Feral Pigeon, Stock Dove, Common Wood Pigeon, Common Cuckoo, Common Swift, Eurasian Skylark, Sand Martin, Barn Swallow, Northern House Martin, Meadow Pipit, Pied Wagtail, Common Wren, Dunnock, European Robin, Common Redstart, Eurasian Blackbird, Fieldfare, Song Thrush, Redwing, Sedge Warbler, Lesser Whitethroat, Common Whitethroat, Garden Warbler, Wood Warbler, Common Buzzard, Eurasian Sparrowhawk, Common Kestrel, White-throated Dipper, Grey Wagtail, Blackcap, Common Chiffchaff, Willow Warbler, Goldcrest, Spotted Flycatcher, European Pied Flycatcher, Common Magpie, Eurasian Jackdaw, Carrion Crow, Common Starling, House Sparrow, Eurasian Tree Sparrow, Chaffinch, Brambling, European Greenfinch, European Goldfinch, Eurasian Siskin, Eurasian Linnet, Northern Redpoll, Lesser Redpoll, Common Crossbill, Eurasian Bullfinch, Yellowhammer, Reed Bunting, Great Spotted Woodpecker, Green Woodpecker, Eurasian Nuthatch, Blue Tit, Great Tit, Coal Tit, Willow Tit, Tawny Owl, Chaffinch
 Other Wildlife
Roe deer, fox, grey squirrel and stoat are frequent, as are the smaller mammals typical of woodlands. Otters are regular visitors from the River Tees.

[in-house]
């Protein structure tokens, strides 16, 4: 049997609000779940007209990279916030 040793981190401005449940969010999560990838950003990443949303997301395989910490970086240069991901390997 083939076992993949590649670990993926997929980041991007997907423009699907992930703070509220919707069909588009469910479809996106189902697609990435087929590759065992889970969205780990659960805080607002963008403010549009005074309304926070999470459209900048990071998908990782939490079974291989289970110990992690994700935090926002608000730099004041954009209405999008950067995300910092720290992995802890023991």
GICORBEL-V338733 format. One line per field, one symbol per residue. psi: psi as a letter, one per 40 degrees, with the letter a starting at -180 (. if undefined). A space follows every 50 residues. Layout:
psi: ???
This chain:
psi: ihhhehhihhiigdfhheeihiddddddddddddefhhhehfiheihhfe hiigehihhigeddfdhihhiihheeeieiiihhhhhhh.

There is an excellent woodland flora, with extensive stands of bluebells, wood anemones, dogs mercury and primroses. Several nationally rare species such as Bird's Nest Orchid, Wood Barley and Downy Currant are present, as well as locally uncommon species such as Toothwort, Yellow Star of Bethlehem and Large Leaved Lime.
Deepdale has a rich fungi flora, which has been recorded by a local group.
 Site Information
The town is a pleasant location to visit any time of the year - as is Deepdale. It's sheltered location makes it ideal for both visitors and wildlife.
 Nearby Sites
 Access and Facilities
Deepdale is close to Barnard Castle, County Durham, England
OS grid reference NZ0416